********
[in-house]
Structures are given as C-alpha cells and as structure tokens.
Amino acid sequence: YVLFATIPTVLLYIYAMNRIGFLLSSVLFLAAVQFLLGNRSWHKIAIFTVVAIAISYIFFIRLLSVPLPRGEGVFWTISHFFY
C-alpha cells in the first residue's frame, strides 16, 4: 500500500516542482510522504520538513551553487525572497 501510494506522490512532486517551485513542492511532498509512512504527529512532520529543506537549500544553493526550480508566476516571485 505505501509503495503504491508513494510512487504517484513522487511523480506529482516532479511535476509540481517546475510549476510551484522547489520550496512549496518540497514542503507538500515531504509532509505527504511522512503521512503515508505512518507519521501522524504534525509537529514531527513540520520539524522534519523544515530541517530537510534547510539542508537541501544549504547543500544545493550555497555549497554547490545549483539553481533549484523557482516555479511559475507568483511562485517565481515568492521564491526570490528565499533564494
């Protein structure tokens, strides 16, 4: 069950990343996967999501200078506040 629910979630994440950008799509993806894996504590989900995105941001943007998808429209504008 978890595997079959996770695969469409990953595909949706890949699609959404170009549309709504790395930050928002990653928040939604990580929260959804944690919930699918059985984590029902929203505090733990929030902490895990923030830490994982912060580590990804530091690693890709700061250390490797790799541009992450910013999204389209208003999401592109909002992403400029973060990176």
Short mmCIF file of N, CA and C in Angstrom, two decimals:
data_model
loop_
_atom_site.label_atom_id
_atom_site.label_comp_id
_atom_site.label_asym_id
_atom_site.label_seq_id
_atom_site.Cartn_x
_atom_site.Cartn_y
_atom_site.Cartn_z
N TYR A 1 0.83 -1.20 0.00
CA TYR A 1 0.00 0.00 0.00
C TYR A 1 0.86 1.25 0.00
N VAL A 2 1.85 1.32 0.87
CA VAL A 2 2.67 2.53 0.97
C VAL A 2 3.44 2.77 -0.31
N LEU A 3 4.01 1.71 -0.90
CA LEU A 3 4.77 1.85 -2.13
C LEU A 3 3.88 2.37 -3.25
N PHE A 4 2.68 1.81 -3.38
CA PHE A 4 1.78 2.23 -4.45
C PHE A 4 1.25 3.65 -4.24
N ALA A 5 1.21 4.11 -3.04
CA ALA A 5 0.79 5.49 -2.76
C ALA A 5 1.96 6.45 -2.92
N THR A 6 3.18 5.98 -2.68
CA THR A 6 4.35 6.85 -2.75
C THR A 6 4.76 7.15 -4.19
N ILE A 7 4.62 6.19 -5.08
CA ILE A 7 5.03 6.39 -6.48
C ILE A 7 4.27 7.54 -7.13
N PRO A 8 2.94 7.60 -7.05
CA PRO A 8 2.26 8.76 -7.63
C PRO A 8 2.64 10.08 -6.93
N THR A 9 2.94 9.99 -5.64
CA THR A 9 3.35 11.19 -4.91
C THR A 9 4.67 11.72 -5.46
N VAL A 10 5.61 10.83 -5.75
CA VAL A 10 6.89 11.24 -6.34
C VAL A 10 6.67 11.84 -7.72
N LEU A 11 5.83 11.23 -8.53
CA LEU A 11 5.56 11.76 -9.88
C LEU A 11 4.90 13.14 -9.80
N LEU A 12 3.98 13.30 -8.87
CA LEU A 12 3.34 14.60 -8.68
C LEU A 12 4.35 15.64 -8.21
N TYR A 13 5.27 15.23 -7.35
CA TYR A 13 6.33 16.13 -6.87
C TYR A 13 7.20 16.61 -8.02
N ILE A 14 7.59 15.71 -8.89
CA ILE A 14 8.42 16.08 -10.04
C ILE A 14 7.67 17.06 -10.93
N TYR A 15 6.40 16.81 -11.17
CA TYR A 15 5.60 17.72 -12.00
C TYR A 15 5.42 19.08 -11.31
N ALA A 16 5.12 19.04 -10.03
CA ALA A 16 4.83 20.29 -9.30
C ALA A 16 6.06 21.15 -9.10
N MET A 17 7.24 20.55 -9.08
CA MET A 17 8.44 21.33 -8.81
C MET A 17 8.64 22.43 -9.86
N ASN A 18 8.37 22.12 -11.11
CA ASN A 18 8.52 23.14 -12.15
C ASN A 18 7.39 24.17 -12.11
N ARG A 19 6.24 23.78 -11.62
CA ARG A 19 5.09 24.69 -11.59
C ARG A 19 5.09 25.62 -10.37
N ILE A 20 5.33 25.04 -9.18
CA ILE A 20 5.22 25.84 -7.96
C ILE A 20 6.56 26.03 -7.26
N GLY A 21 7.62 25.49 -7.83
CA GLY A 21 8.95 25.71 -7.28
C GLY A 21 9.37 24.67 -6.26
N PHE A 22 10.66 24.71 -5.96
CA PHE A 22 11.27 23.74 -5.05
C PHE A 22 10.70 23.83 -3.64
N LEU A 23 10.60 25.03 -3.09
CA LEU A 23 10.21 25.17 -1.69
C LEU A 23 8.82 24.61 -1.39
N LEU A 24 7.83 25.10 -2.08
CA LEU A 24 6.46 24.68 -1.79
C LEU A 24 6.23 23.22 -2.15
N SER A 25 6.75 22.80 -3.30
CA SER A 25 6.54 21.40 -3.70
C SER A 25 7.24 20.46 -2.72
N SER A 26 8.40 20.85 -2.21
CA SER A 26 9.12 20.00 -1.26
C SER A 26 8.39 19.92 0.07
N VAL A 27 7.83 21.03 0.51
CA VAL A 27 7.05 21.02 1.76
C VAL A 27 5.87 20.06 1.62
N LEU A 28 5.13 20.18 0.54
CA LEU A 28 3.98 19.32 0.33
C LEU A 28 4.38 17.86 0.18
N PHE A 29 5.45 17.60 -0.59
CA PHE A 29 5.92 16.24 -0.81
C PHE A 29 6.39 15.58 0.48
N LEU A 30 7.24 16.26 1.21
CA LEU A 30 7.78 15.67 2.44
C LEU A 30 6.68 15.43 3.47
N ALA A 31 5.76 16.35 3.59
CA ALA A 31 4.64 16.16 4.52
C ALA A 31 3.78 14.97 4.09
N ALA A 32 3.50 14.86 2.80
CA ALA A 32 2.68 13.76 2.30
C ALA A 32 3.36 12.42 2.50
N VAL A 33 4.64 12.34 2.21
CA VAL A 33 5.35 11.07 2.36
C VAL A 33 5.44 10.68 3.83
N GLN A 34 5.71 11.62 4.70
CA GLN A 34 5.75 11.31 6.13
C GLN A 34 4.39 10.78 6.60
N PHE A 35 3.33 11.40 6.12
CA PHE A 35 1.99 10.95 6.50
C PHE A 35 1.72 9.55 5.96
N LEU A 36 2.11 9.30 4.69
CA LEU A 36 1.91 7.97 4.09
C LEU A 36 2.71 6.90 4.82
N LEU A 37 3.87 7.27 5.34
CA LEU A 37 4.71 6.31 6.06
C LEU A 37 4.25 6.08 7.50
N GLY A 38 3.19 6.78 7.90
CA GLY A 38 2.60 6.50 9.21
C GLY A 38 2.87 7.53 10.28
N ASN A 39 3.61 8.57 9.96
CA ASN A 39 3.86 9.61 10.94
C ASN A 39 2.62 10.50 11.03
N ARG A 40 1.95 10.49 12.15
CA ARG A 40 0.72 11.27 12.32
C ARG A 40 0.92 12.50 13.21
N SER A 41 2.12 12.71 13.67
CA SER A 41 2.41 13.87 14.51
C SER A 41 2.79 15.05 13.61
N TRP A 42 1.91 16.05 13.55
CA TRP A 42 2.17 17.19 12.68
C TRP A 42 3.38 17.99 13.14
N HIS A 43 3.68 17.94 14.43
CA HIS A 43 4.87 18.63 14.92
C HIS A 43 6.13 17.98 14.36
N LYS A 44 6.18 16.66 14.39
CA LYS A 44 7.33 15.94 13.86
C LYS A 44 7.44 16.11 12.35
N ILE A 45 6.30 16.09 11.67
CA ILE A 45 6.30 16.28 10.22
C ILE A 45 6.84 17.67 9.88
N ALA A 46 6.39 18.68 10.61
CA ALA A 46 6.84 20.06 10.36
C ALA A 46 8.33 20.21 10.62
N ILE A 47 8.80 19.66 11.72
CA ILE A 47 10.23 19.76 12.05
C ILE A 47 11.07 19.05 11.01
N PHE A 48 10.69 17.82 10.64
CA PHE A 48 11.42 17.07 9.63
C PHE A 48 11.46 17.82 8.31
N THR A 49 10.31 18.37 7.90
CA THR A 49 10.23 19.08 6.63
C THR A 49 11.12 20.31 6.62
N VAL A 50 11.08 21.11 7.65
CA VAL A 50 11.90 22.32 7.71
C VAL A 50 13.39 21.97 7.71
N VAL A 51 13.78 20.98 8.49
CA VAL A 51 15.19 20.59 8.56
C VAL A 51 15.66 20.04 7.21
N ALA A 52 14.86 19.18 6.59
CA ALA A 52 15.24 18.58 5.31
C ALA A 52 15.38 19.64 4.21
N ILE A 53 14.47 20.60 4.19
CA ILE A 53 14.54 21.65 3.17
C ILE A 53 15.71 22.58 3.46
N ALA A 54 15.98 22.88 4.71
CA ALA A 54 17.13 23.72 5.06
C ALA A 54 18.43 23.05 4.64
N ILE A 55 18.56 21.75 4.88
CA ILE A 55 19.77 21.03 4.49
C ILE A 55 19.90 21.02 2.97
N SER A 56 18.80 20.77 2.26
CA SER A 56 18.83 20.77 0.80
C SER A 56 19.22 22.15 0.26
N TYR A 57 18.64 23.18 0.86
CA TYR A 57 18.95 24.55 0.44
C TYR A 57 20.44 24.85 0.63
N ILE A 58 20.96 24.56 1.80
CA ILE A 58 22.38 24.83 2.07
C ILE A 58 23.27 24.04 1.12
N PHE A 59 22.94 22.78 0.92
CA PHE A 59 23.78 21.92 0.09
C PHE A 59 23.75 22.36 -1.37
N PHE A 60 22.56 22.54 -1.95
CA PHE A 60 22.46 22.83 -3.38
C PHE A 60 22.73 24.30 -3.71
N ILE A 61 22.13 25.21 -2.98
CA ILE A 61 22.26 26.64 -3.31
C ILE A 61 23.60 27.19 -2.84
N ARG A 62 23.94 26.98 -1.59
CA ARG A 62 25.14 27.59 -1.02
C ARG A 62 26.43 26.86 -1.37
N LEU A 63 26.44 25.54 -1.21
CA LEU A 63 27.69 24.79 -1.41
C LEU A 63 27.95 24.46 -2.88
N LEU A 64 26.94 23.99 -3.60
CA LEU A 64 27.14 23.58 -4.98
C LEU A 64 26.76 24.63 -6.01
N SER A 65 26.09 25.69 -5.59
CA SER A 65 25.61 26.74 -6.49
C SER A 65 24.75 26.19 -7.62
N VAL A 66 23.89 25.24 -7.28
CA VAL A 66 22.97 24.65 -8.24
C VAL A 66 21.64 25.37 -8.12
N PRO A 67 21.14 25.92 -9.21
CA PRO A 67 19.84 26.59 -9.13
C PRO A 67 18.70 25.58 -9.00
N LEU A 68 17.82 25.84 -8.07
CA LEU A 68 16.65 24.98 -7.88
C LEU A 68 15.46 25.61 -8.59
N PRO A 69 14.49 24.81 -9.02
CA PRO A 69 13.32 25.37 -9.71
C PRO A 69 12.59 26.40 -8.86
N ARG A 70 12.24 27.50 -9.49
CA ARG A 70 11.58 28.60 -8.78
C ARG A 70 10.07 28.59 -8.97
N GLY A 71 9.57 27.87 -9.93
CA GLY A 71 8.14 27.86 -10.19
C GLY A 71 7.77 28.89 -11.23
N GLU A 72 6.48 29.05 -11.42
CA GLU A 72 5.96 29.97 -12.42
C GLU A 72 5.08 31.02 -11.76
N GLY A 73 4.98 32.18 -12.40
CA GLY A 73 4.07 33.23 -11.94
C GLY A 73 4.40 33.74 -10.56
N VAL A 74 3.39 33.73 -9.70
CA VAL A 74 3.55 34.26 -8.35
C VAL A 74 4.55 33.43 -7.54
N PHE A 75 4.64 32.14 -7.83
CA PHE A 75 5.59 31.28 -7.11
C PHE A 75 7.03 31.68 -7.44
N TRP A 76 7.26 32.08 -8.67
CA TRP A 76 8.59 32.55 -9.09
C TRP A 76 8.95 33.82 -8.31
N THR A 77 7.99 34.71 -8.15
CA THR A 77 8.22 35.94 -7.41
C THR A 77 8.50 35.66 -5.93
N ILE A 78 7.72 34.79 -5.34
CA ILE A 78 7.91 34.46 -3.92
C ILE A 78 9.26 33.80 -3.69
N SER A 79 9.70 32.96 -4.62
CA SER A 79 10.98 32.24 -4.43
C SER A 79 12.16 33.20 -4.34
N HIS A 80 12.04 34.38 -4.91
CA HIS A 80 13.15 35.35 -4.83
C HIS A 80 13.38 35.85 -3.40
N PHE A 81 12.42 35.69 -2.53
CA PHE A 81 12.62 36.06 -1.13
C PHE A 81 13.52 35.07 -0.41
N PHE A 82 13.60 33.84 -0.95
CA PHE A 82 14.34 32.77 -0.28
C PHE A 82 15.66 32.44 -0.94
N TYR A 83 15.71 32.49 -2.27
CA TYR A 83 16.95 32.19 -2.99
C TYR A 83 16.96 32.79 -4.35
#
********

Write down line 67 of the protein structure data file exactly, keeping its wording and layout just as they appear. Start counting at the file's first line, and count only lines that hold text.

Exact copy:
N ASN A 18 8.37 22.12 -11.11